3. Other responses on Twitter:

    cannonsr@JackieB I liked Ian Stewart’s Letters to a Young Mathematician. Don’t actually have a copy on my shelf though. http://tinyurl.com/c23o2k

    sumidiot@JackieB “Mathematical Journeys” by Schumer, or Conway & Guy: “The Book of Numbers” might be fun

    k8nowak@JackieB _How to Solve It_ is a fantastic book, but might be a little dry for a younger reader.

    k8nowak@JackieB I’d consider What is Mathematics? by Courant or Journey Through Genius by Dunham or Mathematics:A V. Short Introduction by Gowers

    k8nowak@JackieB or A Tour of the Calculus by Berlinski or The Man Who Loved Only Numbers by Hoffman or Euclid in the Rainforest by Mazur

    yuglook@samjshah “50 mathematical ideas you really need to know” Fun for students who may pursue math in future, but haven’t had much exposure.

    winyang@samjshah The Man Who Only Loved Numbers.

  4. One more from Twitter:

    winyang@samjshah Oh, and also DFW’s Everything and More: A Compact History of Infinity.

  5. My favorite book to give students is “Adam Spencer’s Book of Numbers” because it’s the funniest and I think it has the highest likelihood of students actually reading it over the summer. A few years ago I started each of my classes by having students pick a number and then I’d read the page about it. [The book has a page or two for each number 1-100, with mathematical and cultural facts for each]

  6. I still have my Men of Mathematics on the shelf. I’ve read it a few times, including since I learned about how free Bell was with some facts… And I’m proud to have won it, but it’s not a very good book.

    Devlin’s (I know, I know, I don’t think much of some of the things he’s written recently on pedagogy, but that’s a separate issue) “Language of Mathematics”?

    A nice edition of “The Elements”? (thank Kate for reminding us)

    A Gardner puzzle book? (There’s a nice CD somewhere)

    Livio’s phi book, or Kaplan’s 0 book?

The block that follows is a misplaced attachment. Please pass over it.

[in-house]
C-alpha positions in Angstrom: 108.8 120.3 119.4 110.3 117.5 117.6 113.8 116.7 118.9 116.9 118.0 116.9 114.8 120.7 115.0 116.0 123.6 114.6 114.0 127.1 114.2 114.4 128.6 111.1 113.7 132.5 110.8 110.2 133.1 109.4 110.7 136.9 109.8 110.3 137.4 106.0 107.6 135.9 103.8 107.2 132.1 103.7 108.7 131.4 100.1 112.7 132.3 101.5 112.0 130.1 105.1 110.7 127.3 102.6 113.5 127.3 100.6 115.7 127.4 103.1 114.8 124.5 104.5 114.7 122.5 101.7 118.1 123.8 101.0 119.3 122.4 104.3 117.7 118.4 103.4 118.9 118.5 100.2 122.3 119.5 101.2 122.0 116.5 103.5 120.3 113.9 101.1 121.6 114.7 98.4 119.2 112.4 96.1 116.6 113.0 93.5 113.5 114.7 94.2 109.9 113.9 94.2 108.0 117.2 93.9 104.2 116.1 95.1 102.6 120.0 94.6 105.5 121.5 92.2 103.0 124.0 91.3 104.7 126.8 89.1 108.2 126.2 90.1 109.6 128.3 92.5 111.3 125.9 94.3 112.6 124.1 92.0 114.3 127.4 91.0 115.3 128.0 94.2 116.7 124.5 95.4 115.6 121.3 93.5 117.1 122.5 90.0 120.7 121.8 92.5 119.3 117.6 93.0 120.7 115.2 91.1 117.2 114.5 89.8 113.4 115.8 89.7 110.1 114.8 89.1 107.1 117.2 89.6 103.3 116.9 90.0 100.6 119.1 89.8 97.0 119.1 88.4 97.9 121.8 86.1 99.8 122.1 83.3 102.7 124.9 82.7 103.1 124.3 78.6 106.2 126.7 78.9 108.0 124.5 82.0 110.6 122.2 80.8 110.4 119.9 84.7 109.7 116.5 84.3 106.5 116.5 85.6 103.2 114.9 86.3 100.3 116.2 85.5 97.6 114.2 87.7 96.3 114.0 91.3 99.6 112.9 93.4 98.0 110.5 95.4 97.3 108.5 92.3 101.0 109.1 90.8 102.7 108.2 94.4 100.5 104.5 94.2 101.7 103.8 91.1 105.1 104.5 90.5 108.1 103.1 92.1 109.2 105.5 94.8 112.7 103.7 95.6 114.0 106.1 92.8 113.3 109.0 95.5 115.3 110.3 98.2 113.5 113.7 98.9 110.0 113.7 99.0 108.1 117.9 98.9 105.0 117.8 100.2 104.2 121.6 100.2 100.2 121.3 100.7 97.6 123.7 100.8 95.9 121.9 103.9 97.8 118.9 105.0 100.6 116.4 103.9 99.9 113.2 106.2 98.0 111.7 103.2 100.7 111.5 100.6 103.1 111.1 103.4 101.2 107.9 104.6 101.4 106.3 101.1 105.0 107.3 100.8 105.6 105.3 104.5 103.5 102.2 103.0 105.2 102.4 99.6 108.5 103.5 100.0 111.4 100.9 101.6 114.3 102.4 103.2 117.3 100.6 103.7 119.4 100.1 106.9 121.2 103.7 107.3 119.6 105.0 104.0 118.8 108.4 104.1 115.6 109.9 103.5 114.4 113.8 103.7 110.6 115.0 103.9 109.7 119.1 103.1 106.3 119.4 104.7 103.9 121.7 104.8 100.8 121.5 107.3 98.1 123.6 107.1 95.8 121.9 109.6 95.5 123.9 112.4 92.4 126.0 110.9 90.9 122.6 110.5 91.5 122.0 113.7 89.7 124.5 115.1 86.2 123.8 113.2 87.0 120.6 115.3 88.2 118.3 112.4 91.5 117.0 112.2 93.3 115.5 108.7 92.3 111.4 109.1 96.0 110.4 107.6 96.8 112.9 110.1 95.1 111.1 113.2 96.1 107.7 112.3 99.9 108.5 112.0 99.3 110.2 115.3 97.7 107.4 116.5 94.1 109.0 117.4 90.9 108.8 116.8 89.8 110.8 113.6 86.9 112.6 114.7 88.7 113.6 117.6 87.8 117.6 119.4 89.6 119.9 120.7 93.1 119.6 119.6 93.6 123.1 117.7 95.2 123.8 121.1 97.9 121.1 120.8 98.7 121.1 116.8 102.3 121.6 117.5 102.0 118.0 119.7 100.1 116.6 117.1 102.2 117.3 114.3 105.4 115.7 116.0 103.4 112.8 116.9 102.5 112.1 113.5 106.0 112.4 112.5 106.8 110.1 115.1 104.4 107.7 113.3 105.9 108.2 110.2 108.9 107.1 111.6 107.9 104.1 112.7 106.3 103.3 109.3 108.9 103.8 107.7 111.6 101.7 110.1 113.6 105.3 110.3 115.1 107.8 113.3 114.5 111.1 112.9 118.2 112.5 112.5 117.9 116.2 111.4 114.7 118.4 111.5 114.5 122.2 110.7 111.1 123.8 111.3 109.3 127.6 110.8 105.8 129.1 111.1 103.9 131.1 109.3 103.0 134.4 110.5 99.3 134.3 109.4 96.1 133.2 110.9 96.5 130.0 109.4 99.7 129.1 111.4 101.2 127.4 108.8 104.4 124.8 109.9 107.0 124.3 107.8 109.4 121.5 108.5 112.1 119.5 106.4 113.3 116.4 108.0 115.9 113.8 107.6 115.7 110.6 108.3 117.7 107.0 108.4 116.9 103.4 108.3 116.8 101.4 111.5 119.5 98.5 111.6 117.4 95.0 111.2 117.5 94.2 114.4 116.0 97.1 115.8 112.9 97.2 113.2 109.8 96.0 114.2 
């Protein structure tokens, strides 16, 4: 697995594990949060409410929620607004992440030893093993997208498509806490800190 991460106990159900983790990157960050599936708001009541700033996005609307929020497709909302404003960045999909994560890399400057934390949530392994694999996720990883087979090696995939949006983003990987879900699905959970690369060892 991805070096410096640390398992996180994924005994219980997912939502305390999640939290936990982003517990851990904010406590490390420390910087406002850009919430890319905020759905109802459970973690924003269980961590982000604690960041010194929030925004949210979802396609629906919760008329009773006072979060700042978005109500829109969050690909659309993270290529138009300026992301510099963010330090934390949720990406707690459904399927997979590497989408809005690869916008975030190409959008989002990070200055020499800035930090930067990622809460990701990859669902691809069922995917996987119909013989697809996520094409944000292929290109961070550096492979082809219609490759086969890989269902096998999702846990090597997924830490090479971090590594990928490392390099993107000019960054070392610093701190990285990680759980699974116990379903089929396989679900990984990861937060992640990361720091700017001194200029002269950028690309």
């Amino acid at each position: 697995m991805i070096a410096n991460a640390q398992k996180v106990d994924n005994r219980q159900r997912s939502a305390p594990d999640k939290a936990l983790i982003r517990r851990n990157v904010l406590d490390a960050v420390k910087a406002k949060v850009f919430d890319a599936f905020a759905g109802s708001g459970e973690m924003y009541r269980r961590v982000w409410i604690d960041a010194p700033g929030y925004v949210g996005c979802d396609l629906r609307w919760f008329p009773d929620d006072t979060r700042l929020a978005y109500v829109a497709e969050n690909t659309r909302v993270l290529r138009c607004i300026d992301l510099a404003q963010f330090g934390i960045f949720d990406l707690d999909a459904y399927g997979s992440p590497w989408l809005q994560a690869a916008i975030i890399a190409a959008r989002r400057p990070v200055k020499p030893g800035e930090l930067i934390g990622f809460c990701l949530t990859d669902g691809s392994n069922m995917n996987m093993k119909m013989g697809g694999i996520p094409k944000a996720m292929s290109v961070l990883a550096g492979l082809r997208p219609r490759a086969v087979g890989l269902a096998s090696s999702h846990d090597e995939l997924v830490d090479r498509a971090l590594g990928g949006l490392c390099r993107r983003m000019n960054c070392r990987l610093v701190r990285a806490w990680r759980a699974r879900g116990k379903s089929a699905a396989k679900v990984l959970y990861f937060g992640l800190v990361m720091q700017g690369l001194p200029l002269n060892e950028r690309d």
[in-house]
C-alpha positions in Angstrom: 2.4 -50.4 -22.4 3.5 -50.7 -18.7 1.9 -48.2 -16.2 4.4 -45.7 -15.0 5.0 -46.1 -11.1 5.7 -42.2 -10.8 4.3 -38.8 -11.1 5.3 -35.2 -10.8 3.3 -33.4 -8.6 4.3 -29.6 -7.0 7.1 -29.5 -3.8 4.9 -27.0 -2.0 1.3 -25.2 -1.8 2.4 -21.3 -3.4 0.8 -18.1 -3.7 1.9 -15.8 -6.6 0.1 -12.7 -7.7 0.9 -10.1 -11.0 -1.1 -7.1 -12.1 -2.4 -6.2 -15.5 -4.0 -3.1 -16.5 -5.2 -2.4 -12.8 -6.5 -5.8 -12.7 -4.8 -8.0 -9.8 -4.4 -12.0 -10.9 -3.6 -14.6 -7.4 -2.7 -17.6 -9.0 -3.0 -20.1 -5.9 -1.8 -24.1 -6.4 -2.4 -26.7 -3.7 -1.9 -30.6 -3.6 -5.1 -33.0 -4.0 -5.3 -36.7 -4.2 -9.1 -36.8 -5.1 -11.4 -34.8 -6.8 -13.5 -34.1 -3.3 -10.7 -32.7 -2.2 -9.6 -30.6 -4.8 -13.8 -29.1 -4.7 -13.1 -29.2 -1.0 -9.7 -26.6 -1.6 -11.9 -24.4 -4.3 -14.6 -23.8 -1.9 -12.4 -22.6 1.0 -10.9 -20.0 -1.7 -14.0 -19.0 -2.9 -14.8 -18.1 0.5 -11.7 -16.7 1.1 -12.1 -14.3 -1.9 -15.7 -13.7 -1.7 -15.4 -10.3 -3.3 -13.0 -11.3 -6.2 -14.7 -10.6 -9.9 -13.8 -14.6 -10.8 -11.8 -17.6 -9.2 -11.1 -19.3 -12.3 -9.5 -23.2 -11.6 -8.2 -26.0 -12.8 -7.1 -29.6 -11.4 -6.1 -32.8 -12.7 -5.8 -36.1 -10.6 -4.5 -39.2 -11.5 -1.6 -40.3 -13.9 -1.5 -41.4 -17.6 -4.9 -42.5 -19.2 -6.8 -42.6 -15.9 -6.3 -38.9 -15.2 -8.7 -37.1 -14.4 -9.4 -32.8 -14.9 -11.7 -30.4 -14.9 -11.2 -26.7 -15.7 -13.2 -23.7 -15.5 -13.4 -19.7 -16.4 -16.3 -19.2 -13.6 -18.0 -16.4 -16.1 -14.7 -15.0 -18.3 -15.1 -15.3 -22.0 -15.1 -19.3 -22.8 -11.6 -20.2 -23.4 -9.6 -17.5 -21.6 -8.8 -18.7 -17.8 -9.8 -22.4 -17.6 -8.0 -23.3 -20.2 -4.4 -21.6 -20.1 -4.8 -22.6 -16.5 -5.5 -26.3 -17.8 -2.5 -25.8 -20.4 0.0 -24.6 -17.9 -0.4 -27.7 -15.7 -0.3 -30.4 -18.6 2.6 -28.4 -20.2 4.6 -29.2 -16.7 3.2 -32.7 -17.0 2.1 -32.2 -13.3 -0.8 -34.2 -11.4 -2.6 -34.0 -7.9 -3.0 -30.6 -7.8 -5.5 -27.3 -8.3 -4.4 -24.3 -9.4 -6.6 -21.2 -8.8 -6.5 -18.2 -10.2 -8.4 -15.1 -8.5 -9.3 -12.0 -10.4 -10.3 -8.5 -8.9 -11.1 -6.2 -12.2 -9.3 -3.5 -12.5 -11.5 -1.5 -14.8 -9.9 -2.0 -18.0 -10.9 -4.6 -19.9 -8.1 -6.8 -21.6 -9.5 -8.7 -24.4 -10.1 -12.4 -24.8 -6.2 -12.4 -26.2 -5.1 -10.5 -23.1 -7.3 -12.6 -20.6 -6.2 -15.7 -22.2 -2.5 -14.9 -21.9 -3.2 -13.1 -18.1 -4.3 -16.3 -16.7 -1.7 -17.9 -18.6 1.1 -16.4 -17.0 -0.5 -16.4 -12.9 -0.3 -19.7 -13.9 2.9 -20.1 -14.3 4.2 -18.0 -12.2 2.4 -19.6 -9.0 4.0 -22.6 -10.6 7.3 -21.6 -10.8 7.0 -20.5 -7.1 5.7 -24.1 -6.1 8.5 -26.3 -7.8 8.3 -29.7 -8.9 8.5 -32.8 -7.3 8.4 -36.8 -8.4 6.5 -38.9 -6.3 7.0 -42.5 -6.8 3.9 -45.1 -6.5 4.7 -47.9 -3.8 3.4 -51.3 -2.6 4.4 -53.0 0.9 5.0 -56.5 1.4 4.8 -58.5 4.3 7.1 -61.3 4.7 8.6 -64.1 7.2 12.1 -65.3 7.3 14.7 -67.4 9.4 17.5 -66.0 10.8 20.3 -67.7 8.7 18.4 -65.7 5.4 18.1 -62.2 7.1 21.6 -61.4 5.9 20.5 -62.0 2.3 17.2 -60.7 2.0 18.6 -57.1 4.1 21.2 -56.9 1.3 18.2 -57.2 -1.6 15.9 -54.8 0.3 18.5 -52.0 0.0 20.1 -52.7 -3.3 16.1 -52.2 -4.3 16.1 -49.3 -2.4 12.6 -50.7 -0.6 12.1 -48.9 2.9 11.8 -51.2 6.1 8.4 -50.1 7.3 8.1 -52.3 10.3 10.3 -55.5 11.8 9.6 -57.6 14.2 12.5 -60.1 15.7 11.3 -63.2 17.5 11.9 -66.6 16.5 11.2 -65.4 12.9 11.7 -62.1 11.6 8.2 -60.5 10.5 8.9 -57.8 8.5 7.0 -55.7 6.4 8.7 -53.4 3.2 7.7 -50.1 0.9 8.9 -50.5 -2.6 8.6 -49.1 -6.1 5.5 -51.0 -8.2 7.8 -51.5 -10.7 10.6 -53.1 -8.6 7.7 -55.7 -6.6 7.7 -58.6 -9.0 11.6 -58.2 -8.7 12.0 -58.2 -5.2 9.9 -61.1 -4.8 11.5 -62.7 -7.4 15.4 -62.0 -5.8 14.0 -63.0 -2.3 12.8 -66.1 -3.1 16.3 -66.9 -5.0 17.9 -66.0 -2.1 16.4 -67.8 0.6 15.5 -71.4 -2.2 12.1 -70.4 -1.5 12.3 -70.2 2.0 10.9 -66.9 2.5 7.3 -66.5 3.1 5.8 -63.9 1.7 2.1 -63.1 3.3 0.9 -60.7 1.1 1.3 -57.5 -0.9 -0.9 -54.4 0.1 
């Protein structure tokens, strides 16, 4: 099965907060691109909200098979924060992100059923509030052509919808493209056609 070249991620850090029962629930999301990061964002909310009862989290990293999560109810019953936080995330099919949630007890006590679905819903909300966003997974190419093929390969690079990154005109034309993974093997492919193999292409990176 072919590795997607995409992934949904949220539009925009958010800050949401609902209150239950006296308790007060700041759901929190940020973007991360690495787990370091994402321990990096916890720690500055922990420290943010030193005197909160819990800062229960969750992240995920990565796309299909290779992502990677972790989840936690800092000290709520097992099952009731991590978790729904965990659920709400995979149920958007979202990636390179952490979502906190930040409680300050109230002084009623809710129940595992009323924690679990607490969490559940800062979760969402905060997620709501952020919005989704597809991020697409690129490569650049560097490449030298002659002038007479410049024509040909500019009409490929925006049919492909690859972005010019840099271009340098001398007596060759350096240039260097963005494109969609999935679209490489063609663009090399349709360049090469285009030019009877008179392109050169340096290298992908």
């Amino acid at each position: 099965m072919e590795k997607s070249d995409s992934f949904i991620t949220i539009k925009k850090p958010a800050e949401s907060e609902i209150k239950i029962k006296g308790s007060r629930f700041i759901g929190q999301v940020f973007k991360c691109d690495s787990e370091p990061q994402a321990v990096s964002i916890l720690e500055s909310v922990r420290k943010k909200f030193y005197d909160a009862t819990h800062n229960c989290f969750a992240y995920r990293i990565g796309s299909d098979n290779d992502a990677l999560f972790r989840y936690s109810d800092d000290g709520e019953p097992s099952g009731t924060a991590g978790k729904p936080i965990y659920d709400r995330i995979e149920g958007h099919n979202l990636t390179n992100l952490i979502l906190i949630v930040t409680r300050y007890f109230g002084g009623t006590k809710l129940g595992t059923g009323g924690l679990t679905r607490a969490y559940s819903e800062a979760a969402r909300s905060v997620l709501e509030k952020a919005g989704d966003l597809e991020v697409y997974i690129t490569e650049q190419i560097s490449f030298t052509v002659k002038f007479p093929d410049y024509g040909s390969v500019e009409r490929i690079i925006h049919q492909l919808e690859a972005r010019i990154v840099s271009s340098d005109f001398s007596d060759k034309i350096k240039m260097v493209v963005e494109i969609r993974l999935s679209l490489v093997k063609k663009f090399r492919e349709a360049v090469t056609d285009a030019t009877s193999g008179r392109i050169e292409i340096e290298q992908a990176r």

I like The Man Who Counted and the Number Devil, not just for kids (but I do like them for kids), but for older kids they read very easy, and they have a chance to reflect on simpler mathematics in a non-textbook layout.


  7. The Princeton Companion to Mathematics is a wonderful, wonderful book, but not something I’d give to a high schooler unless I knew they were going to do maths at university. The “prerequisites” chapter includes real analysis and manifolds, for example. (If they are doing maths at university, though, they’ll really enjoy it after their first or second year.)

    I would *strongly* recommend Keith Ball’s “Strange Curves, Counting Rabbits, and other Mathematical Explorations”. It’s very well-written, and there’s some extremely nice stuff in there – Pick’s theorem (an incredibly nice way of solving lattice problems of the type often given to children in school), Stirling’s approximation to n factorial, the dragon curve (a continuous bijection from [0,1] to [0,1]x[0,1]) and the irrationality of pi and e all feature. With proofs. In terms of prerequisites, some chapters require calculus but that’s about as far as it goes.

  8. There are some really great picks here, both in the post and in the comments. I’ll add my own recommendations for Derbyshire’s “Unknown Quantity” and Keith Devlin’s “The Millennium Problems”.